# Can one recognize this symmetric function?


$$I_m:\bR^m\to \bR,\;\; I_m(\lm_1,\dotsc, \lm_m)=\int_{S^{m-1}}\exp\Bigl(-\sum_{j=1}^m \lm_j^2x_j^2\;\Bigr)\; |dA(x)|,$$

where $S^{m-1}$ is the unit sphere in $\bR^m$ and $|dA(x)|$ denotes the "area" element on $S^{m-1}$.

The function $I_m$ is real analytic and symmetric in the variables $\lm_1^2,\dotsc, \lm_m^2$ and in fact it has a Taylor expansion

$$I_m (\lm_1,\dotsc, \lm_m)=2\sum_{h=0}^\infty\frac{(-1)^h}{\Gamma(\frac{m}{2}+h)}\sum_{h_1+\cdots+h_m=h}\frac{\Gamma(h_1+\frac{1}{2})\cdots \Gamma(h_m+\frac{1}{2})}{h_1!\cdots h_m!} \lm_1^{2h_1}\cdots \lm_m^{2h_m}.$$

In particular, $I_m$ can be expressed as a function of the symmetric polynomials

$$s_k =\sum_{j=1}^m \lm_j^{2k},\;\; k=1,\dotsc, m.$$

Question 1. Is there a more compact description of $I_m$ of the form

$$I_m(\lm_1,\dotsc, \lm_m)=F_m(s_1,\dotsc, s_m),$$

where $F_m$ is some "classical" function?

Question 2. $\DeclareMathOperator{\diag}{Diag}$ $\DeclareMathOperator{\tr}{tr}$ Consider the symmetric matrix

$$\Lambda=\diag(\lm_1,\dotsc, \lm_m).$$

Is there some function $V_m:\bR\to \bR$ such that

$$I_m(\lm_1,\dotsc, \lm_m)=e^{-\tr V_m(\Lambda)} ?$$

Can one describe such a $V_m$ explicitly? I'm vague about the term explicit, but I would be very pleased if $V_m$ were a "special" function.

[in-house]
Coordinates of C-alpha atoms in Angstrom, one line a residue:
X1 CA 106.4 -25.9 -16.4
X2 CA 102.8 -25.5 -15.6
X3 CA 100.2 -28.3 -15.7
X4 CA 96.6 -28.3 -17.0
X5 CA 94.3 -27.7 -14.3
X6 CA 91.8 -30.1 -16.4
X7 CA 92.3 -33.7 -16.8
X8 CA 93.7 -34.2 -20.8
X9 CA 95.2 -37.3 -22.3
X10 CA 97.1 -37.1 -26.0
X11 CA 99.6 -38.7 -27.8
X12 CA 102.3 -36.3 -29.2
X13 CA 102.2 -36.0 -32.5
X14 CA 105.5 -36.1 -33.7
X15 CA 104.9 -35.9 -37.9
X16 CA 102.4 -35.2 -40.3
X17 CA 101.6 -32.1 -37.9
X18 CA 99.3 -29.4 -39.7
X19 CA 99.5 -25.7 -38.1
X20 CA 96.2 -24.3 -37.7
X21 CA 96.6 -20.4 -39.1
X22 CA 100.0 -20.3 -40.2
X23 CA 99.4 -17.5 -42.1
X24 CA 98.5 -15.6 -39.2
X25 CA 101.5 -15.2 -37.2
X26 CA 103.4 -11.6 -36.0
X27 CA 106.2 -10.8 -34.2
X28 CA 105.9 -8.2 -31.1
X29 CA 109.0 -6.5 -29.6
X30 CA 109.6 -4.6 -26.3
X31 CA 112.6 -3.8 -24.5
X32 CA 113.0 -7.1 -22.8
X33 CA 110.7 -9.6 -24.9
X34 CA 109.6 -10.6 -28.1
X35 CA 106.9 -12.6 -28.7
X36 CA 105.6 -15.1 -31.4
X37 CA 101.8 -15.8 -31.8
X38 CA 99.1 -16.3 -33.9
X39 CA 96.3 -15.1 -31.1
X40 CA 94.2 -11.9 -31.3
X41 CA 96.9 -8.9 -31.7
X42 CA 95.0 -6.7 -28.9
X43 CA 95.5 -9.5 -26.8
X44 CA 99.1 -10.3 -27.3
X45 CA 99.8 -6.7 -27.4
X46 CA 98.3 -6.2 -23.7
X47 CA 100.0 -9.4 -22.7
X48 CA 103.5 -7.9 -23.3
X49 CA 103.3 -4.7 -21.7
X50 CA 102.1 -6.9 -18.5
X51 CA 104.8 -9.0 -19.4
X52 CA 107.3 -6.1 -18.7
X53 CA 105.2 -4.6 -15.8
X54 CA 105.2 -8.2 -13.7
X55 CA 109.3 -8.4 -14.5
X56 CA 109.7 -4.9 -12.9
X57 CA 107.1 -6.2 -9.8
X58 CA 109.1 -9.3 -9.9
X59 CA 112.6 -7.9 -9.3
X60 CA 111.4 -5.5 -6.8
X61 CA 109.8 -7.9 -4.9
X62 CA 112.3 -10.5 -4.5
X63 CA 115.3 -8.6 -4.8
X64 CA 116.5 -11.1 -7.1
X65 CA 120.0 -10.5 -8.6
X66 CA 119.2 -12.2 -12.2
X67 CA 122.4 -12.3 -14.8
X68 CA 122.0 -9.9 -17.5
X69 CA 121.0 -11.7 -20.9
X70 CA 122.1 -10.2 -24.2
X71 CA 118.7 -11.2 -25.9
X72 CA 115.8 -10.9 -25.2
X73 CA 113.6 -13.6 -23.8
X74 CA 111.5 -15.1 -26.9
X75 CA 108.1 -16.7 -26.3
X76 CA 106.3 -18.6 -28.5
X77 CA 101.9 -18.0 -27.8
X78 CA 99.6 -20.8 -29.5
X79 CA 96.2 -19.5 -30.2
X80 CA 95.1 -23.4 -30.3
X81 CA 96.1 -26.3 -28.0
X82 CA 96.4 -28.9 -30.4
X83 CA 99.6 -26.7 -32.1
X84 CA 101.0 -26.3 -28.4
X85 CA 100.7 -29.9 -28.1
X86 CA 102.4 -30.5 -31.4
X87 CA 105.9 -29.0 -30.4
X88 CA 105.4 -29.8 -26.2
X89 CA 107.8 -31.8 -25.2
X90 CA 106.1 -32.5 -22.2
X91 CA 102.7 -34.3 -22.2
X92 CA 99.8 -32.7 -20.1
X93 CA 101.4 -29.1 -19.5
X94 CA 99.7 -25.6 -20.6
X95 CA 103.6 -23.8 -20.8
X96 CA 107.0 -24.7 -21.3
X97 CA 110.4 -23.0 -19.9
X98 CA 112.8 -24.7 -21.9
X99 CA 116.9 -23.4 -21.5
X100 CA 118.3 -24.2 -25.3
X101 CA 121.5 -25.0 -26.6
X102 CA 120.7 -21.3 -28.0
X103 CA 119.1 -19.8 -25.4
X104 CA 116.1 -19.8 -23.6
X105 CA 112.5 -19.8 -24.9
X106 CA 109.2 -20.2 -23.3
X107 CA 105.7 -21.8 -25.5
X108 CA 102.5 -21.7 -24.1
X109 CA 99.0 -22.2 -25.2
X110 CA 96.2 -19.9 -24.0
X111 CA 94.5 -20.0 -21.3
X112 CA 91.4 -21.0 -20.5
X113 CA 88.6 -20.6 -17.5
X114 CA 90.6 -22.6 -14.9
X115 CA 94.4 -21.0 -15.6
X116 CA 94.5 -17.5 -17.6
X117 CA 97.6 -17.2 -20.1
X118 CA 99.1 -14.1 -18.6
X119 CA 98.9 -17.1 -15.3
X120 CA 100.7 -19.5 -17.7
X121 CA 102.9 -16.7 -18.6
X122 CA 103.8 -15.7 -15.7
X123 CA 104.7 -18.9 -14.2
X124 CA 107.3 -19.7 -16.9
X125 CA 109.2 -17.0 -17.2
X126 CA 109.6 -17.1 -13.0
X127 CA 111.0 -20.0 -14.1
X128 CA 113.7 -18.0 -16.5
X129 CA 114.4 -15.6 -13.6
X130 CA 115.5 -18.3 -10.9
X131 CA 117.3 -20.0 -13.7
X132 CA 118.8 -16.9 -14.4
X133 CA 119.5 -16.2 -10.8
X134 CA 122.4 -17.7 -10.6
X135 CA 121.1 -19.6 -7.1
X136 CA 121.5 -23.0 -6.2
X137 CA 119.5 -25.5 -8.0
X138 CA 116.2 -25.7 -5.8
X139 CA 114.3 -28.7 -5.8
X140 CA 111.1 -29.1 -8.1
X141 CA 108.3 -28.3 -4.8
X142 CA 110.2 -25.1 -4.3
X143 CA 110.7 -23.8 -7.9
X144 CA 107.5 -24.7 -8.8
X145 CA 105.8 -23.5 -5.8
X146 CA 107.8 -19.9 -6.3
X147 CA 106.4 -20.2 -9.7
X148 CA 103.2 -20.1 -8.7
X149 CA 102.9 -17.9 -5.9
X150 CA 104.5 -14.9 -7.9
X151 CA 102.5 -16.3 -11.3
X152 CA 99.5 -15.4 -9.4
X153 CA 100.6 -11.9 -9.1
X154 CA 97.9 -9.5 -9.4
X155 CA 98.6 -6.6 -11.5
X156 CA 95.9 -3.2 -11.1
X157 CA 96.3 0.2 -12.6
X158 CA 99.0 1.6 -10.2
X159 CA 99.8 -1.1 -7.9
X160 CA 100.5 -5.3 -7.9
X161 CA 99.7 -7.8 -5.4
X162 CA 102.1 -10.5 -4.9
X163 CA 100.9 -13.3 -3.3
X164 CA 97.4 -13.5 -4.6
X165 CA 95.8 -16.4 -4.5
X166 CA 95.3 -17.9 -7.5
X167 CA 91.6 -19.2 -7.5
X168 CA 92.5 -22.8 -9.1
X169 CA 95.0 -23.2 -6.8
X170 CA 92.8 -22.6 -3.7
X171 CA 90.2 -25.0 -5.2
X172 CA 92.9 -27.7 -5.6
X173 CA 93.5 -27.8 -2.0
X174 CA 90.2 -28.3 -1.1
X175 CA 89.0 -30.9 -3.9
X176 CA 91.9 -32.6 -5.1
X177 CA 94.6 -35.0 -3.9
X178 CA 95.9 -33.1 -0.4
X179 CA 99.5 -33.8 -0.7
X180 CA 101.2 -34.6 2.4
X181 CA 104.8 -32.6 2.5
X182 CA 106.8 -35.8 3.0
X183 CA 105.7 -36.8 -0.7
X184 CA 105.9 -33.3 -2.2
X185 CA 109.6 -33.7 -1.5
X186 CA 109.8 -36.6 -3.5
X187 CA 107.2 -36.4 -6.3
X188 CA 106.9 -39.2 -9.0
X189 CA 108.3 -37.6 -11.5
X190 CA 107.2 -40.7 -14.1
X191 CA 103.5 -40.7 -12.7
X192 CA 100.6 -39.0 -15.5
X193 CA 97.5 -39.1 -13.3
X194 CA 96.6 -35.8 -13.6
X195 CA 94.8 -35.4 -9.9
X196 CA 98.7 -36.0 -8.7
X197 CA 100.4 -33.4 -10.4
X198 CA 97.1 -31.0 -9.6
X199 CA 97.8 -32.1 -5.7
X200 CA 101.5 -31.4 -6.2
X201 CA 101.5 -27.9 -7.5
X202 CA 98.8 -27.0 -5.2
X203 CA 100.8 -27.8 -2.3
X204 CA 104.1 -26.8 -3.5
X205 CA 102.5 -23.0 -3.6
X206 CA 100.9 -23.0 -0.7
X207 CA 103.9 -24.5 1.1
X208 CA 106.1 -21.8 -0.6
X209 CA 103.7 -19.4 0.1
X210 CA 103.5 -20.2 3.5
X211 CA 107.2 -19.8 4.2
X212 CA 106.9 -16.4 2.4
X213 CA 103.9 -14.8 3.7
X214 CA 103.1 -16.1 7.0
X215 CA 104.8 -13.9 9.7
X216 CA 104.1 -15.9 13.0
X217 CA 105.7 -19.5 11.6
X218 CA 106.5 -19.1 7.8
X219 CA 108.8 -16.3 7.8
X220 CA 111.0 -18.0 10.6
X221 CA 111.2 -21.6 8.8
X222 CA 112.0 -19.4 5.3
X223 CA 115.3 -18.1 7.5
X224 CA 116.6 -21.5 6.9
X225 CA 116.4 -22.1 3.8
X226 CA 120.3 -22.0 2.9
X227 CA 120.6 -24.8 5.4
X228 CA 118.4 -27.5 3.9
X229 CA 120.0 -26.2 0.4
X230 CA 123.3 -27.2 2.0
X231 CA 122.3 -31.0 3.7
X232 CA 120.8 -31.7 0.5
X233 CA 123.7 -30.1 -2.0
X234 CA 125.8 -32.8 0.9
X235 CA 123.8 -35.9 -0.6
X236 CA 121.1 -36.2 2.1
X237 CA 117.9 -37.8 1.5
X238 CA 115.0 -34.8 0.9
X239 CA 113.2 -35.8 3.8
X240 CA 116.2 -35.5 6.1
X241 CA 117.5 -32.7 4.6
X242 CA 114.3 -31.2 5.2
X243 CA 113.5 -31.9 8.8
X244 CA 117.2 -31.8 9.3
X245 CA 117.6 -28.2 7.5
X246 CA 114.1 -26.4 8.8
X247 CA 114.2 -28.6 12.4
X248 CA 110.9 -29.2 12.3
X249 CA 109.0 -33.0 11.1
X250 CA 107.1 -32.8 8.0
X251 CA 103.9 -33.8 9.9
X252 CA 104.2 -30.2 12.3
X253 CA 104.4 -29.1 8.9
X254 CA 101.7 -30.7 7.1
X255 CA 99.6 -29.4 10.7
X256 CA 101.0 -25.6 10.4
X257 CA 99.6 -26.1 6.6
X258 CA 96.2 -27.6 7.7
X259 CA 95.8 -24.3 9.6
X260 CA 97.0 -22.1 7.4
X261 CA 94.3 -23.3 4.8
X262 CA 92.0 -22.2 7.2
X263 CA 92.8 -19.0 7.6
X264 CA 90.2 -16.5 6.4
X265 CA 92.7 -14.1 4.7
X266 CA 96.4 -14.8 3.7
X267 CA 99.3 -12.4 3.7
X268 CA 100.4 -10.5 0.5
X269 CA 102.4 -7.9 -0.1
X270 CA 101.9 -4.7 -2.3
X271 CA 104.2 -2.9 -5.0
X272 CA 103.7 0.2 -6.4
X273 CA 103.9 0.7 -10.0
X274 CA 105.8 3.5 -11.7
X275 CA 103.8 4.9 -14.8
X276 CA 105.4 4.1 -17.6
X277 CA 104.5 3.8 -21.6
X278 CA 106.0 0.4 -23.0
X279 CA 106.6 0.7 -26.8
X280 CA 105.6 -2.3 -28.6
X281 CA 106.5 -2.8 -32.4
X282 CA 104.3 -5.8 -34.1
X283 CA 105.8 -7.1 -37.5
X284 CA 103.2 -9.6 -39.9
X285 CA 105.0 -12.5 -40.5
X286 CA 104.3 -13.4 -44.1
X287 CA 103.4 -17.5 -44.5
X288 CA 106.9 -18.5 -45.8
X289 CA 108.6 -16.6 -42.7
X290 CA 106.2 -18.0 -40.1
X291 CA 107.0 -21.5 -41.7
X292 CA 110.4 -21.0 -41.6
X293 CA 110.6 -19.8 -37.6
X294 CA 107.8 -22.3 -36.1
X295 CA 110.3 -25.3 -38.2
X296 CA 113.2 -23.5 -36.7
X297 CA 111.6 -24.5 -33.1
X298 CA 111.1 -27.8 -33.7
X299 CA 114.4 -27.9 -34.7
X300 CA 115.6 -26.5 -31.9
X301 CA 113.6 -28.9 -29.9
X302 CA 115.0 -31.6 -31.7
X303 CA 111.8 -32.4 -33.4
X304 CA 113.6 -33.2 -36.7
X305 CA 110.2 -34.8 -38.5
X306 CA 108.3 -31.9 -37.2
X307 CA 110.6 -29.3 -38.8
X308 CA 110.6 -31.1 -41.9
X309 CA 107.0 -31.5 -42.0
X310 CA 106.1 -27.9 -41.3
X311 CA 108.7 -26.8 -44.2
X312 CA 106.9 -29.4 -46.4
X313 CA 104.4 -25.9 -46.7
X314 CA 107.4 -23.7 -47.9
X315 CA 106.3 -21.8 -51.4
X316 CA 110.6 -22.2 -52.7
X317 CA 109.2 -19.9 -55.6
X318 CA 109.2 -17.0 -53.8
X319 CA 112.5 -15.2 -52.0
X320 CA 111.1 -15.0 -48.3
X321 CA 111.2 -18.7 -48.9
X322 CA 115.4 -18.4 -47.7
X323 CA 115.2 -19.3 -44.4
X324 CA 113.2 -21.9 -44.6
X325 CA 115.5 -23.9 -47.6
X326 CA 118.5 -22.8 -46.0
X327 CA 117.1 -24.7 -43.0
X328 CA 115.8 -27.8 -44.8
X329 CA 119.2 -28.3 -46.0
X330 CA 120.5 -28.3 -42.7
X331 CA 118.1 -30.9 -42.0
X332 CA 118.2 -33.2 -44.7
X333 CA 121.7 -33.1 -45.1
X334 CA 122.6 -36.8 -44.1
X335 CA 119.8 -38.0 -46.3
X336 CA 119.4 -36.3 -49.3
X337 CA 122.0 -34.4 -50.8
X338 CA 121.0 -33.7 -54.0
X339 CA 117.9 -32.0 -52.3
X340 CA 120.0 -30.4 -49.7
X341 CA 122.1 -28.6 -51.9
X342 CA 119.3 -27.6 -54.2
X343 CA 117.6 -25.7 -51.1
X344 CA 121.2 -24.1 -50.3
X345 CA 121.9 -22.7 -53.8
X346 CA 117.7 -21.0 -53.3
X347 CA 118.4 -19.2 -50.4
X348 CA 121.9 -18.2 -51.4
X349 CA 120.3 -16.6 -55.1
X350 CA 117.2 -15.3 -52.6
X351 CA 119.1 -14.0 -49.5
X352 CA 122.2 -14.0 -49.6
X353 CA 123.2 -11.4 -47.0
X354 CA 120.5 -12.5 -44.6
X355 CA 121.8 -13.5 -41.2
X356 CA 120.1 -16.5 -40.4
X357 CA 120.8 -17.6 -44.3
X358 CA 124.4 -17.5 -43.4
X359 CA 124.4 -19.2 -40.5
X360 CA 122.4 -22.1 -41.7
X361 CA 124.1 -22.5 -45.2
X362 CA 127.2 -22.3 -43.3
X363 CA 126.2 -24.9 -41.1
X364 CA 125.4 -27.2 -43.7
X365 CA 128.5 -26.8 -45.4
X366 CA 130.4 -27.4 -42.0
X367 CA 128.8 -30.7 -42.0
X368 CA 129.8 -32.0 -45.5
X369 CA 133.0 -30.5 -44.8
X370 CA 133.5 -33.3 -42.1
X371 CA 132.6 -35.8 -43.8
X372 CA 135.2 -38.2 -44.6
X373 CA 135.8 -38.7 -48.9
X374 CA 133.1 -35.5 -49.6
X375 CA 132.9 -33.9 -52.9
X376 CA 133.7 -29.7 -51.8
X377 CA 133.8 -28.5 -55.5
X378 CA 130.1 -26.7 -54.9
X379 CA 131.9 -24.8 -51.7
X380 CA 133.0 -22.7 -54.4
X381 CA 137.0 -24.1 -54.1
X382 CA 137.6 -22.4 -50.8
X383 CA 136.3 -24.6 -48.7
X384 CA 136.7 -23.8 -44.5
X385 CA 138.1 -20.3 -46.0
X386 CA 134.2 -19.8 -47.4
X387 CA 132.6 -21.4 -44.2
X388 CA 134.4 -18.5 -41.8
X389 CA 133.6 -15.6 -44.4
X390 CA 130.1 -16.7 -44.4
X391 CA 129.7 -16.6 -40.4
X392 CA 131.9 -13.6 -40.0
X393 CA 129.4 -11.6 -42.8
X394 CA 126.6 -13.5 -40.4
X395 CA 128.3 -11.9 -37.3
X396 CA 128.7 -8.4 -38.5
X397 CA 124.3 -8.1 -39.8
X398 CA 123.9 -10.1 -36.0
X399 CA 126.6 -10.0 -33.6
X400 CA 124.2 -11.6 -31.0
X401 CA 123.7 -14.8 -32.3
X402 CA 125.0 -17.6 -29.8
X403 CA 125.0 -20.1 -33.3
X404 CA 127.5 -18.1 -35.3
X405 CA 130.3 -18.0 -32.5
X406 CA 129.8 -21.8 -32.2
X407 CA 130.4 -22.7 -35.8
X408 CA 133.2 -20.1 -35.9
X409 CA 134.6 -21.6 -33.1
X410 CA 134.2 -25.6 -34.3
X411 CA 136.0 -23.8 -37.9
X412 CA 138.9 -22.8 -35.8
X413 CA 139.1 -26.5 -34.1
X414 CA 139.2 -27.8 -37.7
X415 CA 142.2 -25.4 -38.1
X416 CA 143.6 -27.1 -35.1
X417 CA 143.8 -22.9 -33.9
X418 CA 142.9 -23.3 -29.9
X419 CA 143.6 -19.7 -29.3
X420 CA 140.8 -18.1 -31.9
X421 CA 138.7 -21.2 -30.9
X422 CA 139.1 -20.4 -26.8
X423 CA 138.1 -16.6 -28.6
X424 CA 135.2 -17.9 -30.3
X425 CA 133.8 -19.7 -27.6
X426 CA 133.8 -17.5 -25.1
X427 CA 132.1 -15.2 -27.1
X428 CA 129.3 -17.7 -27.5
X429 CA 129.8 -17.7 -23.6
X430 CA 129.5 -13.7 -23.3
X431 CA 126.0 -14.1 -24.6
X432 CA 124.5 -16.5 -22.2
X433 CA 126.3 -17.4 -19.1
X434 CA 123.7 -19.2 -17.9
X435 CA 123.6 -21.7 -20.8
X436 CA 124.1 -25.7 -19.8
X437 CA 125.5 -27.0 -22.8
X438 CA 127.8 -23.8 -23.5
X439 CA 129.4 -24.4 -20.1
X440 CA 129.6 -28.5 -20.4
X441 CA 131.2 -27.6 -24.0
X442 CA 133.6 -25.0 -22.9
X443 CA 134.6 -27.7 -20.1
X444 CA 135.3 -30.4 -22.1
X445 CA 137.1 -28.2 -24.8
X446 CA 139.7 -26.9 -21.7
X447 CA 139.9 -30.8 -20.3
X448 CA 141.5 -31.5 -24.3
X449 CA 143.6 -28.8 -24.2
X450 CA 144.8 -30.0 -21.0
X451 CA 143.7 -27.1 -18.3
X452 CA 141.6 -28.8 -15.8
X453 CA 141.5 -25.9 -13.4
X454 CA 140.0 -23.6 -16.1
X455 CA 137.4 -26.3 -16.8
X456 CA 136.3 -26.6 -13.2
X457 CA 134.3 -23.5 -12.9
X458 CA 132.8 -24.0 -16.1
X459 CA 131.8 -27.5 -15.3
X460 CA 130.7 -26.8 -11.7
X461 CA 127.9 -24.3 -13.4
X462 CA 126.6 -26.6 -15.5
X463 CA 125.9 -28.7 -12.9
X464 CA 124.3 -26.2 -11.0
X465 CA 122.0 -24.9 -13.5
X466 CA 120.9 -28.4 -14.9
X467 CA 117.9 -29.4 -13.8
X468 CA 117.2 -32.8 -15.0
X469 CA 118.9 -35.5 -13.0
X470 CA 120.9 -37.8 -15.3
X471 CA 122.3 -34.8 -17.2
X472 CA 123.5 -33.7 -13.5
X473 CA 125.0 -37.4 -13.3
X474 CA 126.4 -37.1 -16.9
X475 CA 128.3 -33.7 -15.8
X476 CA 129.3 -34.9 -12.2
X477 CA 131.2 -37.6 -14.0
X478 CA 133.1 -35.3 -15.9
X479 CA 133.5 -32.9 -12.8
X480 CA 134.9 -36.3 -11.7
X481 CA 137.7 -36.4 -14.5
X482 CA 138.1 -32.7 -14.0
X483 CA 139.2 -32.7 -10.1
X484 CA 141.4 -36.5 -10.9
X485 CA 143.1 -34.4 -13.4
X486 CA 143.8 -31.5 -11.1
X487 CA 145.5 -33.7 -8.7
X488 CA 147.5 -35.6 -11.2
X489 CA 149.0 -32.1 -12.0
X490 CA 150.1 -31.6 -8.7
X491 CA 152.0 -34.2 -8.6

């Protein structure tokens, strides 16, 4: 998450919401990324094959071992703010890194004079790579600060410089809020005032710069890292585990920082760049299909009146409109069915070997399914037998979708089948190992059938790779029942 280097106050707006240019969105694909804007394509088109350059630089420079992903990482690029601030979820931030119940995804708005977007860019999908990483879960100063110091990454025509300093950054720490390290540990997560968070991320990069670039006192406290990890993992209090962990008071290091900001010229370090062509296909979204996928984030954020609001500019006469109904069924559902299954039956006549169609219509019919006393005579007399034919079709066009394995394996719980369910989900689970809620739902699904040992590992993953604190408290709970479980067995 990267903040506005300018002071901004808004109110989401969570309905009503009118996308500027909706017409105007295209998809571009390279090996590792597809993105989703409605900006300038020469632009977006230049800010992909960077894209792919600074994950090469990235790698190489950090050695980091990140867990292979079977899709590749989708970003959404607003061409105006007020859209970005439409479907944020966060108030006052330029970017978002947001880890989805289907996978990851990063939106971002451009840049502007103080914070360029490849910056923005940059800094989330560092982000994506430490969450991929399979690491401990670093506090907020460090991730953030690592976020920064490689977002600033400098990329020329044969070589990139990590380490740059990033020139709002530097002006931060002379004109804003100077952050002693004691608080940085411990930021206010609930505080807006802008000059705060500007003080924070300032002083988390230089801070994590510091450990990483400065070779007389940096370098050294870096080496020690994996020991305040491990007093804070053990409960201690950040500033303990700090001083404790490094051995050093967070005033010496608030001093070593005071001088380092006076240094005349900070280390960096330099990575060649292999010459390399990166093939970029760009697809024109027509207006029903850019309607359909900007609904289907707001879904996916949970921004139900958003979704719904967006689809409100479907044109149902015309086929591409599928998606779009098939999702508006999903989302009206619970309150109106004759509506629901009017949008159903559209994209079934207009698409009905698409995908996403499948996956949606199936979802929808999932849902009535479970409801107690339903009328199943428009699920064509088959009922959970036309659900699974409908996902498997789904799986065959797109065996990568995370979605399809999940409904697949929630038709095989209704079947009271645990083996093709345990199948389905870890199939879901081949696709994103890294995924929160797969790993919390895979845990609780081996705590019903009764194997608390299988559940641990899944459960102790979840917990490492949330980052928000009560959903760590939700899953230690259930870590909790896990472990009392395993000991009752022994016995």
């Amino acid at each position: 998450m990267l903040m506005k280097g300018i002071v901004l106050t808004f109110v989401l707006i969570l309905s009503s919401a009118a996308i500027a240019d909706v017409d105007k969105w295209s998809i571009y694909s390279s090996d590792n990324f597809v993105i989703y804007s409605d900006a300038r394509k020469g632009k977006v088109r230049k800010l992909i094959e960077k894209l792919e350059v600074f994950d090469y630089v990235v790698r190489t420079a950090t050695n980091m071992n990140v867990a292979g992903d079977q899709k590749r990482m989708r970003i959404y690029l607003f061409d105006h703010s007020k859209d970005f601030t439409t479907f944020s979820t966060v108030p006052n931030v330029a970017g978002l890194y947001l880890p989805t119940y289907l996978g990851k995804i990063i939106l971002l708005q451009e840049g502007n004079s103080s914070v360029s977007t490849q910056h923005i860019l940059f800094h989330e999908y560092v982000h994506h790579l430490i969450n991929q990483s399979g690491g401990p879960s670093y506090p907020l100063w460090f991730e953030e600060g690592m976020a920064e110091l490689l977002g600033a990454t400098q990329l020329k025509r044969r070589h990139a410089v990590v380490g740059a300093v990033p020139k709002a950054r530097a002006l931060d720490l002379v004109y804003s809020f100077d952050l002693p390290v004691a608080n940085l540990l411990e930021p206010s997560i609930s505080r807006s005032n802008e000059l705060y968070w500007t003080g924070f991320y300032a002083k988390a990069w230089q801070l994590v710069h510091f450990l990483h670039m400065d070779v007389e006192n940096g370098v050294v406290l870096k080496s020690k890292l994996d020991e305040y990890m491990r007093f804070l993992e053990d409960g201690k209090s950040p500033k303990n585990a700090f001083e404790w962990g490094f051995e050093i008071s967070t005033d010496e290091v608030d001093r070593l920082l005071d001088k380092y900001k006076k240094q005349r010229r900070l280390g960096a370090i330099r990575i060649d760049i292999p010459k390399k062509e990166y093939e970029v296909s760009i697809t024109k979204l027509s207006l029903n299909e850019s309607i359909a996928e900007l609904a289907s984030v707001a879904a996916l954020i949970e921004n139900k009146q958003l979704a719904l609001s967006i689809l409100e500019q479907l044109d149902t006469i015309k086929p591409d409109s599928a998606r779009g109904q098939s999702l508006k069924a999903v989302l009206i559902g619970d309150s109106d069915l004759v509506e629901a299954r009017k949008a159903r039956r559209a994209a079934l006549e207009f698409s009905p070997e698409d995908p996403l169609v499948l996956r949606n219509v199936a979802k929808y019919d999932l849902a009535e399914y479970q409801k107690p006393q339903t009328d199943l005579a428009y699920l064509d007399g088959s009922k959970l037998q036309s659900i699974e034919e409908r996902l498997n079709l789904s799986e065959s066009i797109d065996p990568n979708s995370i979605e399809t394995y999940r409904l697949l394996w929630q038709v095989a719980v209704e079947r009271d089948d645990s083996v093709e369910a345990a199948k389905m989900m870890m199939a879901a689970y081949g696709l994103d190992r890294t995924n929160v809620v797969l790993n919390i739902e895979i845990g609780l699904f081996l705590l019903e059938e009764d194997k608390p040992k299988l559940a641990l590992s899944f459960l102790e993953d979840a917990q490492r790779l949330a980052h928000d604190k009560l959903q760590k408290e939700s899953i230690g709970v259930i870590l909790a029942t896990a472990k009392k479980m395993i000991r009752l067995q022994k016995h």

The second question may suggest the origin of $I_m$. I stumbled onto $I_m$ when I bumped into a certain ensemble of random real, symmetric $m\times m$ matrices. (The story is too bushy to include it here.)

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Your function is a special case of the Confluent Hypergeometric function of matrix argument, in particular it is ${}_1F_1(\frac{1}{2},\frac{n}{2},L)$, where $L$ is a diagonal matrix having $-\lambda_i^2$ ($1\le i \le n$) as its diagonal components. These functions can be more generally represented using Zonal Polynomials.

This function arises as the normalization constant of a Bingham Distribution. More details about this function and other related hypergeometric functions can be found in the textbooks:

1. Directional Statistics, Mardia and Jupp (2000)
2. Aspects of multivariate statistical theory, Muirhead (1982).
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Thank you Suvrit. This does it. –  Liviu Nicolaescu Aug 17 '12 at 19:03
It is sufficient to consider the functions $I_m (c,0,\ldots,0)$ since an appropriate rotation (change of variable), where $c$ satisfies $\lambda_1^2 + \cdots + \lambda_m^2 = c^2$, leaves the integral invariant. Things simplify a lot after that.
Marc, I think there is a problem with your answer: the quantity $\sum_j\lambda_j^2 x_j^2$ is not rotation invariant. –  Liviu Nicolaescu Aug 17 '12 at 19:35
Liviu, this quantity itself is not rotation invariant, but the integral is invariant since one is integrating over $m-1$-sphere. –  Marc Chamberland Aug 17 '12 at 19:49